An exhibition of 50 of the most important paintings from the Guggenheim New York collection opened last night in Abu Dhabi.
Glimpse inside the Guggenheim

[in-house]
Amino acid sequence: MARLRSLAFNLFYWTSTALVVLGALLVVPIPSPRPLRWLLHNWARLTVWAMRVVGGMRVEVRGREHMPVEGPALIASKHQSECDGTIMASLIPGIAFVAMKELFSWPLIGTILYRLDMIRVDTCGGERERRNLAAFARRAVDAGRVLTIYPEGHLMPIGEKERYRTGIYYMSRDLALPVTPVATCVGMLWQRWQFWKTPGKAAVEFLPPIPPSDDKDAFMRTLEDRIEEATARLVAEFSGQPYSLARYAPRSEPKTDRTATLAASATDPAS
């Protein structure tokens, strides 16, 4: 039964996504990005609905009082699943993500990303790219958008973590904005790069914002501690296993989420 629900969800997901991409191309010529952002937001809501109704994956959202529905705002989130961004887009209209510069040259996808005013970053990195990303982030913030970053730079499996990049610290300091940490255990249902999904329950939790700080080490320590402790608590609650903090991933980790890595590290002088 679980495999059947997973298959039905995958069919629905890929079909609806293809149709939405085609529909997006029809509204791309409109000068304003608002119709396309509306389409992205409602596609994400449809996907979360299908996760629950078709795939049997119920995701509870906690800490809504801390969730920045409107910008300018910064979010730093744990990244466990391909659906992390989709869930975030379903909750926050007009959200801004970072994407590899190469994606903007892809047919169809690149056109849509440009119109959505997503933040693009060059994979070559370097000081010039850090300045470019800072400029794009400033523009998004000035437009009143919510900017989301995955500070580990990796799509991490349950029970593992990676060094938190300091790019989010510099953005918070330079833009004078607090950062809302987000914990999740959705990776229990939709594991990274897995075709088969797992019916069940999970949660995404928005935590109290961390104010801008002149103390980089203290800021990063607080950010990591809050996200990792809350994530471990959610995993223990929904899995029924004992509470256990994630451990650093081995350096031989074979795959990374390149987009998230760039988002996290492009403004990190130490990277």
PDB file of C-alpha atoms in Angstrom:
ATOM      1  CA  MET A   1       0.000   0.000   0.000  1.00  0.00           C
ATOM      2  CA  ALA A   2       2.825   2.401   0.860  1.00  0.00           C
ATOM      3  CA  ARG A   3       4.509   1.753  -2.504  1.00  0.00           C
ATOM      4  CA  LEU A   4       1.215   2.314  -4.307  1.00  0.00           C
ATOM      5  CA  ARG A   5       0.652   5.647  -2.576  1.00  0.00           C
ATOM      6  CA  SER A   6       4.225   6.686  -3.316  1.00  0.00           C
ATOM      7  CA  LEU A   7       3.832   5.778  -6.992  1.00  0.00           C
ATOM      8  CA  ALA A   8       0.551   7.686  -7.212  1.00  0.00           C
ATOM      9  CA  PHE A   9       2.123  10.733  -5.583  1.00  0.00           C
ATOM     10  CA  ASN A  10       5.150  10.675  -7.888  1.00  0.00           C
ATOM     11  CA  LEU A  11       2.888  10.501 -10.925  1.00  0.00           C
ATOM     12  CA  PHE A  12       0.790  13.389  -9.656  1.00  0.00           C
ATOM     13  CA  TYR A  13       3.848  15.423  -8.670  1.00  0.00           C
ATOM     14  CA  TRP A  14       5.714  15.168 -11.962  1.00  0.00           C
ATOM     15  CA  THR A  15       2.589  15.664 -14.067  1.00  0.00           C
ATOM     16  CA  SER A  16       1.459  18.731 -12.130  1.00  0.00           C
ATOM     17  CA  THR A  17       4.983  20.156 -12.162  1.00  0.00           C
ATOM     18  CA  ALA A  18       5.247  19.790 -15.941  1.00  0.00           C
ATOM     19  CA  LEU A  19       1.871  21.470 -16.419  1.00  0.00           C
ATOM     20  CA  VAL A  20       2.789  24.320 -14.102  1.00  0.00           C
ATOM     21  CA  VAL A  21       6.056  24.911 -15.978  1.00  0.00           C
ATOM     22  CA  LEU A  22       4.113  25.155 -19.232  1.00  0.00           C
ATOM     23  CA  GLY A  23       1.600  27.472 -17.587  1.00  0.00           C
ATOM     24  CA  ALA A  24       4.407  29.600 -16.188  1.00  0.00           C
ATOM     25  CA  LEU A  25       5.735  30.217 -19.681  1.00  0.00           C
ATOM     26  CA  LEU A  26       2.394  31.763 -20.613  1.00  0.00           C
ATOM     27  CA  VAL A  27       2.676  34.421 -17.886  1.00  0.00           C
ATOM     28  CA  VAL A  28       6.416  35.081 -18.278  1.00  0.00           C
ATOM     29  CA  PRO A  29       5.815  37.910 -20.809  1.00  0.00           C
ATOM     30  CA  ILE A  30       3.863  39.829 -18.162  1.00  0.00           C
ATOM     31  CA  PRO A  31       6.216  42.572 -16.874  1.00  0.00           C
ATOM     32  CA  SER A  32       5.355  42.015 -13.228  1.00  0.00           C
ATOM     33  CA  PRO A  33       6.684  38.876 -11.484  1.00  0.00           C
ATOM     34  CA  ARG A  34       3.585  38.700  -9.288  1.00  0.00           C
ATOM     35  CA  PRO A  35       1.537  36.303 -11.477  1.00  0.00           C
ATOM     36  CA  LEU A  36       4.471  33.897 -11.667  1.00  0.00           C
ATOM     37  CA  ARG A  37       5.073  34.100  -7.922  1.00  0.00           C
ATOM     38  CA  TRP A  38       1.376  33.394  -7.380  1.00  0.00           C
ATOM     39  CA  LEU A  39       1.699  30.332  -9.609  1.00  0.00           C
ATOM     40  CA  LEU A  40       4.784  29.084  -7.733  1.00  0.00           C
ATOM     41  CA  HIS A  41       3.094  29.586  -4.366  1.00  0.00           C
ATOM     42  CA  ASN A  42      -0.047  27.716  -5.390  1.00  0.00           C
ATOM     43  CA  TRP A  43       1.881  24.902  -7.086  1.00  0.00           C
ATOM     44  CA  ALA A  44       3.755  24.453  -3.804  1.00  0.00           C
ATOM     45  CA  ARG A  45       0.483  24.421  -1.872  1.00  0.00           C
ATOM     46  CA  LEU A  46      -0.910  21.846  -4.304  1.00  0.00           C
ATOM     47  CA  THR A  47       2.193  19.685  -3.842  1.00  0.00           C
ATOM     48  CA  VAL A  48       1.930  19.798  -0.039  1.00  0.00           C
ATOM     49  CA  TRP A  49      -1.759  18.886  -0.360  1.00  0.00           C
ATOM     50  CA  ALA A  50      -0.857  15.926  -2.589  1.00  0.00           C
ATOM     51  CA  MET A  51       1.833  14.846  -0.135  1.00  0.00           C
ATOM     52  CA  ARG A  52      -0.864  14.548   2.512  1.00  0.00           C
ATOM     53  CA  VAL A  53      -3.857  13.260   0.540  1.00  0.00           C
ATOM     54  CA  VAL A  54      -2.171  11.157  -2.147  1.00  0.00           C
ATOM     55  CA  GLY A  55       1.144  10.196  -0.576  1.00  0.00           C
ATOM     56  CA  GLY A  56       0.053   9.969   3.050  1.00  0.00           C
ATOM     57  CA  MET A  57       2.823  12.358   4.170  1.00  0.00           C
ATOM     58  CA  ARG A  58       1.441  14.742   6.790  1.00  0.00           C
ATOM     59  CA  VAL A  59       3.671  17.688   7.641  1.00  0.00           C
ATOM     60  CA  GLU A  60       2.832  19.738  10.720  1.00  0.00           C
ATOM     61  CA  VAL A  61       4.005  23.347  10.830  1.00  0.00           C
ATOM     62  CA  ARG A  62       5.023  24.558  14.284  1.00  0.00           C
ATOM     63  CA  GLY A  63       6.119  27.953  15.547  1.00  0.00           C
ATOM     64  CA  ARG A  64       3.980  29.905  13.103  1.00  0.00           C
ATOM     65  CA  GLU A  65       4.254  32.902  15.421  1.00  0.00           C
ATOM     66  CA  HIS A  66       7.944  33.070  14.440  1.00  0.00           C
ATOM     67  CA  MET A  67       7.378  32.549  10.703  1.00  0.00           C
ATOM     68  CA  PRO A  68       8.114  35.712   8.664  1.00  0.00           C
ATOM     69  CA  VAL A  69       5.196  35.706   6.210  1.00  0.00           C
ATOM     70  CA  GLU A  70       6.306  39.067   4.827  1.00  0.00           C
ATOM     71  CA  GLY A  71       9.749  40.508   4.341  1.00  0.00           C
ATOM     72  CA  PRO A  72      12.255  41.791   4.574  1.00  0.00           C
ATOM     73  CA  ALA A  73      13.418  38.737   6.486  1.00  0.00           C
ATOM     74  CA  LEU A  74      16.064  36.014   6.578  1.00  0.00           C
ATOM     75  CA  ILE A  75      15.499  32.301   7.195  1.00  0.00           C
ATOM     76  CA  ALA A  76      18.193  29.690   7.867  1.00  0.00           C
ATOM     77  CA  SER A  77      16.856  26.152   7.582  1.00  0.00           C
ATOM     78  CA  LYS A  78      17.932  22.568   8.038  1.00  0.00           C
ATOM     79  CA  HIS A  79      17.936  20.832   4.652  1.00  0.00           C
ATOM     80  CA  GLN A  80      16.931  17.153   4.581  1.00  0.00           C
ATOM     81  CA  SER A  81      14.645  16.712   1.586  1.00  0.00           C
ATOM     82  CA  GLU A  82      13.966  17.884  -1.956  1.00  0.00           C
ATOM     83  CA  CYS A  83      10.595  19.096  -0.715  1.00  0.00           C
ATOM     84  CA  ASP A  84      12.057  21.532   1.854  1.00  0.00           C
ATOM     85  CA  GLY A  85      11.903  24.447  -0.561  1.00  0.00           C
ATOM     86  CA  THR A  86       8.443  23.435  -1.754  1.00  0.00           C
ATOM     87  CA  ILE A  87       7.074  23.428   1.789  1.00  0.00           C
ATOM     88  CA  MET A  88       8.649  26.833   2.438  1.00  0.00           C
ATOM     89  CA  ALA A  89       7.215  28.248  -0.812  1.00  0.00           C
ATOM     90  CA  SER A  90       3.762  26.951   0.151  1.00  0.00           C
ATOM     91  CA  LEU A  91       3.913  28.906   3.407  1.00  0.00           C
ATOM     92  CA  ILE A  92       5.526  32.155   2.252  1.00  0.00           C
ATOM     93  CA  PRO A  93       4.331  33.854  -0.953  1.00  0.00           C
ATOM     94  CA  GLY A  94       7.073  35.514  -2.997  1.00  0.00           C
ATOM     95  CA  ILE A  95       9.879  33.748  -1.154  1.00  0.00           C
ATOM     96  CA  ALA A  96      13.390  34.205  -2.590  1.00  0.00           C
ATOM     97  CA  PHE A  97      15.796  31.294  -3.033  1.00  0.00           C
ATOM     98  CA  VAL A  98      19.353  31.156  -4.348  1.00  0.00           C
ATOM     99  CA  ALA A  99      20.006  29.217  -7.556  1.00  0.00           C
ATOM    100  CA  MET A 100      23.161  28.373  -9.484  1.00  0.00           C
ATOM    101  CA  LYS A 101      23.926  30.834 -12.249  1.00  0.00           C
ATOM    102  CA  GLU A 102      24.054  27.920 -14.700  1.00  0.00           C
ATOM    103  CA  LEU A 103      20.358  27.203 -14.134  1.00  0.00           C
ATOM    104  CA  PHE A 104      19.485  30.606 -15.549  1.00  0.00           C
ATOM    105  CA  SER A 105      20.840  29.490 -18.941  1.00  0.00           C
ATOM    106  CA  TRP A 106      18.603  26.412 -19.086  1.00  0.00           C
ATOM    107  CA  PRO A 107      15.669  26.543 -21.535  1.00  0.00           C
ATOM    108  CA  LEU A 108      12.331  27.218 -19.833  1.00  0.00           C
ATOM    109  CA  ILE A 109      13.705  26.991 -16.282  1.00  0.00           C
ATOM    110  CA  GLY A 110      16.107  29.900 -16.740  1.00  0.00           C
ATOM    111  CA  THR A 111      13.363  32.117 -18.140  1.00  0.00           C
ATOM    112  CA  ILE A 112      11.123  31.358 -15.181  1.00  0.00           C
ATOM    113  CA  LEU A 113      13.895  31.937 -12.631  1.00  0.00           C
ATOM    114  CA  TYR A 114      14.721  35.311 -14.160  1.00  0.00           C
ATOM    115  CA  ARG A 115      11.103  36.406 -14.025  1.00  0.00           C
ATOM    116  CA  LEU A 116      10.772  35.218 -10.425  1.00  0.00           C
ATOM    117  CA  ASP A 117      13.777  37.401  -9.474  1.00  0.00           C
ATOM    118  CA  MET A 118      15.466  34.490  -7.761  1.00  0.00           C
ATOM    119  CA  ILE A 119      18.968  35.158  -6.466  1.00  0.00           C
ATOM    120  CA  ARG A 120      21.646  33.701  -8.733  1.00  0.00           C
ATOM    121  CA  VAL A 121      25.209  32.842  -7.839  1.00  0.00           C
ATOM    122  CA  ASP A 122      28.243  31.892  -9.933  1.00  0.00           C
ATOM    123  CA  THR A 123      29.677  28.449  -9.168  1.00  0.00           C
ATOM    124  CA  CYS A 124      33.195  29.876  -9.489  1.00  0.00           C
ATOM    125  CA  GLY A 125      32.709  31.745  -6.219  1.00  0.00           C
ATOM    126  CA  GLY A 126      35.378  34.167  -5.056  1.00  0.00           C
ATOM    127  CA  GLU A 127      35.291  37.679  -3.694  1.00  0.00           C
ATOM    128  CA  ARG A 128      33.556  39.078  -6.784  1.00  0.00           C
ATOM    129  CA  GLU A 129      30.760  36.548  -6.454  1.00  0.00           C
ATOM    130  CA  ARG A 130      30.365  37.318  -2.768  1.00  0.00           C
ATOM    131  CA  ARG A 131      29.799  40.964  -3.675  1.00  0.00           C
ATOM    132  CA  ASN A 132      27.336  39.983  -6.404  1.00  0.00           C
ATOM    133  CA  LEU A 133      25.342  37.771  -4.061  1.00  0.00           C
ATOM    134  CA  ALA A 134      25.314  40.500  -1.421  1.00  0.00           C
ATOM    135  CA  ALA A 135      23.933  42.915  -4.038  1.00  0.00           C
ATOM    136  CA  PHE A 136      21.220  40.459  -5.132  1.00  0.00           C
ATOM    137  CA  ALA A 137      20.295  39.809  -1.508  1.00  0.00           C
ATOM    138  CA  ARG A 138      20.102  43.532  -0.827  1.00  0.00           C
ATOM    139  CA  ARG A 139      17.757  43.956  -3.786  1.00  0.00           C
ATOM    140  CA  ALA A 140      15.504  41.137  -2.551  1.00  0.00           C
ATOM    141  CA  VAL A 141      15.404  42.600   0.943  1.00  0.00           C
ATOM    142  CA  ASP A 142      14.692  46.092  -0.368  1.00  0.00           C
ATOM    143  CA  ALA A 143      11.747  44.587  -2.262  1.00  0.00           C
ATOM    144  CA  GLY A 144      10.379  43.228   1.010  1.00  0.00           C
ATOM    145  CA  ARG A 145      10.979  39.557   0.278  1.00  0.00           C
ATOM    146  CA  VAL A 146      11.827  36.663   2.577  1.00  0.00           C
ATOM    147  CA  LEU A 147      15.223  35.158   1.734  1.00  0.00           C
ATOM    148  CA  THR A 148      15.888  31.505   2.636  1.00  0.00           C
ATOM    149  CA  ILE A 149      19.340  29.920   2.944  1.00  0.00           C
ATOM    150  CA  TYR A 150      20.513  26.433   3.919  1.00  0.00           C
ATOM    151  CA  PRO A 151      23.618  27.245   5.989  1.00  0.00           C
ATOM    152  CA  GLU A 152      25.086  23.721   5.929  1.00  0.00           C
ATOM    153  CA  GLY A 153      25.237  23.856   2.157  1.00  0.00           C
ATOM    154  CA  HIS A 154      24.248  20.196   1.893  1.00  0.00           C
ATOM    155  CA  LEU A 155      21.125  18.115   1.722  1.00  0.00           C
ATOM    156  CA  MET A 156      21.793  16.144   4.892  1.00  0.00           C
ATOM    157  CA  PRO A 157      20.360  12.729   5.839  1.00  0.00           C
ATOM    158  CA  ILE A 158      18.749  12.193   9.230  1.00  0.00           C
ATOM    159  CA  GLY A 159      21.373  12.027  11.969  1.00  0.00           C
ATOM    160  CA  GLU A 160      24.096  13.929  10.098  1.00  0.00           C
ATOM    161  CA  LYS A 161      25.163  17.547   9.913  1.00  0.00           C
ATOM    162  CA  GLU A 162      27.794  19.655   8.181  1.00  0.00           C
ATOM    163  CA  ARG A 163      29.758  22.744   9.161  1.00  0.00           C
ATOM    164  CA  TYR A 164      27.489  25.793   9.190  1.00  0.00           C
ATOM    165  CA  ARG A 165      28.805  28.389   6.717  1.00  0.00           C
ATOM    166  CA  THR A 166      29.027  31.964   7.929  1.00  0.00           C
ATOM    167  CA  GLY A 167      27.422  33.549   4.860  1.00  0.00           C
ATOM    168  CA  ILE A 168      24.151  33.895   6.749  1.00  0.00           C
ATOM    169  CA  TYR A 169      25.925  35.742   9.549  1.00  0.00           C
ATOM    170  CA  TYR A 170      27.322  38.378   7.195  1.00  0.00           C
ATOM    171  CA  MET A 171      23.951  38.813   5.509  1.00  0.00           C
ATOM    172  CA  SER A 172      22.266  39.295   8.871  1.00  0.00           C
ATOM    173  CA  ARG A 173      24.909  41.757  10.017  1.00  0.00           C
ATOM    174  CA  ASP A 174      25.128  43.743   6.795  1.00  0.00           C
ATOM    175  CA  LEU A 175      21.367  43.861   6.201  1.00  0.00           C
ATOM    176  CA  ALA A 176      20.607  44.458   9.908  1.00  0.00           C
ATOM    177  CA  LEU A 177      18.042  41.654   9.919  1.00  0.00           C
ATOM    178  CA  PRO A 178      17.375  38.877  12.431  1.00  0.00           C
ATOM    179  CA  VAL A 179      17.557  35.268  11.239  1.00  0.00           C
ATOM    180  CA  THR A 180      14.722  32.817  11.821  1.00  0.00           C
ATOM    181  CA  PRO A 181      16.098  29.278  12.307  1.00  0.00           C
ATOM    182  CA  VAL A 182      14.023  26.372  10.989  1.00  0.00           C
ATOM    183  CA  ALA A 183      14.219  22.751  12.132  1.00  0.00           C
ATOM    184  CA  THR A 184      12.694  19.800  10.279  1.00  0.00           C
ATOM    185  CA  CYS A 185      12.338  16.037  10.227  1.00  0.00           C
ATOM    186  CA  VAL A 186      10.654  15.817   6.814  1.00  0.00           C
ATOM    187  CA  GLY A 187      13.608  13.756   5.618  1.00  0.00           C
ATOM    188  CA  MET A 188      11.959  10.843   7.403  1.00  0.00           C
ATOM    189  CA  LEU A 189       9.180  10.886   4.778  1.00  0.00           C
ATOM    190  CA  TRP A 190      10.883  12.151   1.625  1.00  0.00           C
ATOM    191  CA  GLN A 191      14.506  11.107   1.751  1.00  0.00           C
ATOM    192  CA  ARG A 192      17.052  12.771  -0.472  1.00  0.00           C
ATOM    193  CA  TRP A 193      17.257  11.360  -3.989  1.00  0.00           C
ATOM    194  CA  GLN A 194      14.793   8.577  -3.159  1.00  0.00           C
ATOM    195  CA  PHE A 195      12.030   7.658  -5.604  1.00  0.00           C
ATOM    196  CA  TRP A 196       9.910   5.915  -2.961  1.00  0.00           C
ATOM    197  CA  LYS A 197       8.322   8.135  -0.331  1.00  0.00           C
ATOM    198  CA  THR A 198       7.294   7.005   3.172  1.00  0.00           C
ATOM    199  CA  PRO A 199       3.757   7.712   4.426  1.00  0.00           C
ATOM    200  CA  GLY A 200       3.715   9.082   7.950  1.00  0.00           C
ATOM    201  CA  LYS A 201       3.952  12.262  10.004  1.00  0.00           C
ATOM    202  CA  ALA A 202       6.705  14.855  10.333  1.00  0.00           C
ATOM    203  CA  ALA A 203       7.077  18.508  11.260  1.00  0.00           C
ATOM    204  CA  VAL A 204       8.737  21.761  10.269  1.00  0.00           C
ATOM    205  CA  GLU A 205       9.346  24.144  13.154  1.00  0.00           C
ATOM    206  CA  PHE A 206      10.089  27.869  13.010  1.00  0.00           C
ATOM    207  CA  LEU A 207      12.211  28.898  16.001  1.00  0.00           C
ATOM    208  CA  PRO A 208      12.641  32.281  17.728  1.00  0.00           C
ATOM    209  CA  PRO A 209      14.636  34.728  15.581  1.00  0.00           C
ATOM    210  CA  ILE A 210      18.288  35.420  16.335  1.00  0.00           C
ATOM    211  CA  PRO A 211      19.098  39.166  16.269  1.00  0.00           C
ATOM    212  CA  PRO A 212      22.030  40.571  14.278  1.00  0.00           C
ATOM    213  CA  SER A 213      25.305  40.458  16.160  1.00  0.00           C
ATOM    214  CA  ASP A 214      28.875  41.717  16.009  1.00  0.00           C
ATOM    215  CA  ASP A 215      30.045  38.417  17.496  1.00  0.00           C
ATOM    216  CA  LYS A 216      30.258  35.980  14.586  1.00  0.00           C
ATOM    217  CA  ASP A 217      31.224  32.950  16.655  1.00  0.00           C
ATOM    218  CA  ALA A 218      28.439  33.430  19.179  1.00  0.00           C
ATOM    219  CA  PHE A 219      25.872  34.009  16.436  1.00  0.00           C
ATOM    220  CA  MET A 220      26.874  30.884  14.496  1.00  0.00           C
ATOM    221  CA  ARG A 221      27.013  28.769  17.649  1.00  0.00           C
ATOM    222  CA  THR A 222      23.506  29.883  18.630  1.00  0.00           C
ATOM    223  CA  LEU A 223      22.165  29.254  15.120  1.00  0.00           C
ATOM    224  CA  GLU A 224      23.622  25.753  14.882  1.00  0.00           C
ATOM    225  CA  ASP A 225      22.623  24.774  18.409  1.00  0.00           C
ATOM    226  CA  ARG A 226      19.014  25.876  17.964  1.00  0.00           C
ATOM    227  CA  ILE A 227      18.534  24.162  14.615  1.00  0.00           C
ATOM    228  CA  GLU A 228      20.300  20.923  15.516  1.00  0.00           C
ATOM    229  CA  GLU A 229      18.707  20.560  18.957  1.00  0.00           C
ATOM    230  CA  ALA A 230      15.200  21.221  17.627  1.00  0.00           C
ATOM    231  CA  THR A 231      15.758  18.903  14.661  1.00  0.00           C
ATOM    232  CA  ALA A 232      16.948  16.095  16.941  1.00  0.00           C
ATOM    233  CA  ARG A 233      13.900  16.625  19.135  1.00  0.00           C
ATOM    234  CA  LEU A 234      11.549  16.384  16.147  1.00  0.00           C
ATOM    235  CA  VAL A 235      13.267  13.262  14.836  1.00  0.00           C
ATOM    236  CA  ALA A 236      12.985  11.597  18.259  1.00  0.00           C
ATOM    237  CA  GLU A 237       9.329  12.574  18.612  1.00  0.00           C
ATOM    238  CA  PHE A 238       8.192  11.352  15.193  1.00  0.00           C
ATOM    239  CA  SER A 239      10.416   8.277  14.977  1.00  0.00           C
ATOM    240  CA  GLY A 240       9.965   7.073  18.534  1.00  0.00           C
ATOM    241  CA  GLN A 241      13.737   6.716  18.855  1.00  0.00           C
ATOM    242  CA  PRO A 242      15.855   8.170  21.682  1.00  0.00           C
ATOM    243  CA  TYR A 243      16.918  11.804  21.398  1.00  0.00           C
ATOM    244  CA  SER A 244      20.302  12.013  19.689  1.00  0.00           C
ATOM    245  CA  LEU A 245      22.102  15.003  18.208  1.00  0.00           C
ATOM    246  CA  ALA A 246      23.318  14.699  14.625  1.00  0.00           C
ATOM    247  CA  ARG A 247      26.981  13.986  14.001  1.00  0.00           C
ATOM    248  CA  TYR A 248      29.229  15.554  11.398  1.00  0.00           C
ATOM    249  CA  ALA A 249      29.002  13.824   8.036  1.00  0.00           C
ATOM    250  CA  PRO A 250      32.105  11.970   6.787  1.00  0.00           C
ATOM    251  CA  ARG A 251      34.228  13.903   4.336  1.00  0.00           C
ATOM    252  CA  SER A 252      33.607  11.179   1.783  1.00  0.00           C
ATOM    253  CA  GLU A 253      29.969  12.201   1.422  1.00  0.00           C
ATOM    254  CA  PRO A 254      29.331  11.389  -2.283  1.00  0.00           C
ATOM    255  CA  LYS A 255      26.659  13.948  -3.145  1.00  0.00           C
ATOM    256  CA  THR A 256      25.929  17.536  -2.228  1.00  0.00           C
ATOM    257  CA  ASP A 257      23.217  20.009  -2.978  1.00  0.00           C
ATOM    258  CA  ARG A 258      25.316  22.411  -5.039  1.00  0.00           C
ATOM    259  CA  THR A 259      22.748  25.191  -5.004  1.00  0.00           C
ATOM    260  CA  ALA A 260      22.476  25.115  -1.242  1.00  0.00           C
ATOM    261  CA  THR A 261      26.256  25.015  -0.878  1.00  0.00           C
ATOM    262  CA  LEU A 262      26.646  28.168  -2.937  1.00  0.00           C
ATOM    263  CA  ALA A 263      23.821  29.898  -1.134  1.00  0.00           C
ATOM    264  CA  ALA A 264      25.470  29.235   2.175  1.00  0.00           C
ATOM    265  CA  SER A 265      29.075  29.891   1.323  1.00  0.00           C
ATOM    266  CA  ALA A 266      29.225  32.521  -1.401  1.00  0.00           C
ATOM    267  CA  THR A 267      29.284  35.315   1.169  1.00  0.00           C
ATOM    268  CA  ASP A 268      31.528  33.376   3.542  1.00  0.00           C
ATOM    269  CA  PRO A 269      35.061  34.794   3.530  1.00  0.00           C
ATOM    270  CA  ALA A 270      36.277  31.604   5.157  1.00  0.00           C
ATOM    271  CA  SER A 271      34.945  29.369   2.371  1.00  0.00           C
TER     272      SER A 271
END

ABU DHABI// For the first time since Abu Dhabi announced it would have its own Guggenheim Museum, audiences in the capital can get an idea of the kind of art to be displayed there. The Guggenheim: The Making of a Museum, an exhibition hosted by the Tourism Development & Investment Company (TDIC) at the Emirates Palace opened last night with a selection of 50 of the most important paintings from the Guggenheim New York collection. Taking the viewer on a journey from the impressionist works of late 19th century from Paul Cezanne and Henri Matisse through to the post-war abstract paintings from Jackson Pollock and Mark Rothko and beyond to the mid-1960s, the show is intended to to tell the story of how the original museum was founded. "It is a taste of things to come," said Valerie Hillings, one of the two curators. "The first Guggenheim museum started with the idea to build a collection of contemporary art and this show is a snapshot of that history." Although these are not the exact pieces destined to be displayed at the new premises due to open in four years as part of Abu Dhabi's new cultural district on Saadiyat Island, Richard Armstrong, the director of the Solomon R. Guggenheim Foundation and the Guggenheim Musuem in New York said it would be a good opportunity to train the audience's eyes. Among the pieces on show is one where, to the untrained eye, the splashes of green, silver, black, red and yellow splattered across the canvas might appear to be the result of an unsupervised painting session at the local playschool. In fact, Untitled (Green Silver), by the late abstract expressionist artist Jackson Pollock, is one of the most important works of art yet displayed in the capital. The 1949 "action painting" was created by Pollock flinging, dripping, pouring and spattering enamel and aluminium paint on to a canvas laid on the floor. A similar painting, Number 12, from the same year, sold for US$11.65 million (Dh42.81m) in 2004 in New York. Canvases such as Cézanne's Bend in the Road Through the Forest and Matisse's Nude in a Forest, which open the exhibition, illustrate the seeds of abstract painting. "The loose brush strokes force the eye to blend colour," said Ms Hillings. "It is perhaps the beginning of optical illusions in art." A circular room, at the centre of the exhibition, with soft, grey carpeting and a round sofa, was intended to be a "spiritual temple to art", said Ms Davidson. Works by Rudolf Bauer, Wassily Kandinsky and Hilla Rebay, artists who tried to "evoke the spiritual and human emotions in an increasingly secular world", are on display there. The final room, a long, light space with wooden floors, holds many large-scale, post-war paintings that Ms Davidson said represented "the anxiety of artists learning to live with the threat of nuclear bombs through the Cold War". "We have to admit that the eye is a muscle and the more it is used, the stronger it gets. We are aware that not everyone in the [Abu Dhabi] audience has a long history of looking at this type of art so we want to introduce them gently." This was the first in a series of exhibitions organised by the Guggenheim Foundation in the run-up to the opening of the museum in Abu Dhabi in 2013. Mubarak al Muhairi, the managing director of the TDIC, said the exhibition was a milestone for the city. "[It] represents a new achievement in Abu Dhabi's cultural programme, in which we are constantly striving to bring the arts into the daily lives and thoughts of our people," he said. The TDIC has also scheduled a programme of monthly workshops and lectures to run alongside the exhibition, which is on until February 4. There will be a lecture on the early history of the Guggenheim Museum from Karole Vail, a curator at the museum in New York, a panel discussion about the role of the museum today and lectures on abstract art from international experts. Rita Aoun-Abdo, the director of culture at the TDIC, said the programme was intended to be educational. "We want to engage people of every age and every background into active dialogue," she said. "Education has always been very important to us." Mr Armstrong said he hoped, in time, the people of Abu Dhabi would come to feel as though they owned something of the museum. "We want people to grow up with it and feel so at home that it is partly theirs. Art unlocks a capacity to dream and see beauty and, ultimately, that's how we want people to feel in the Guggenheim Abu Dhabi." firstname.lastname@example.org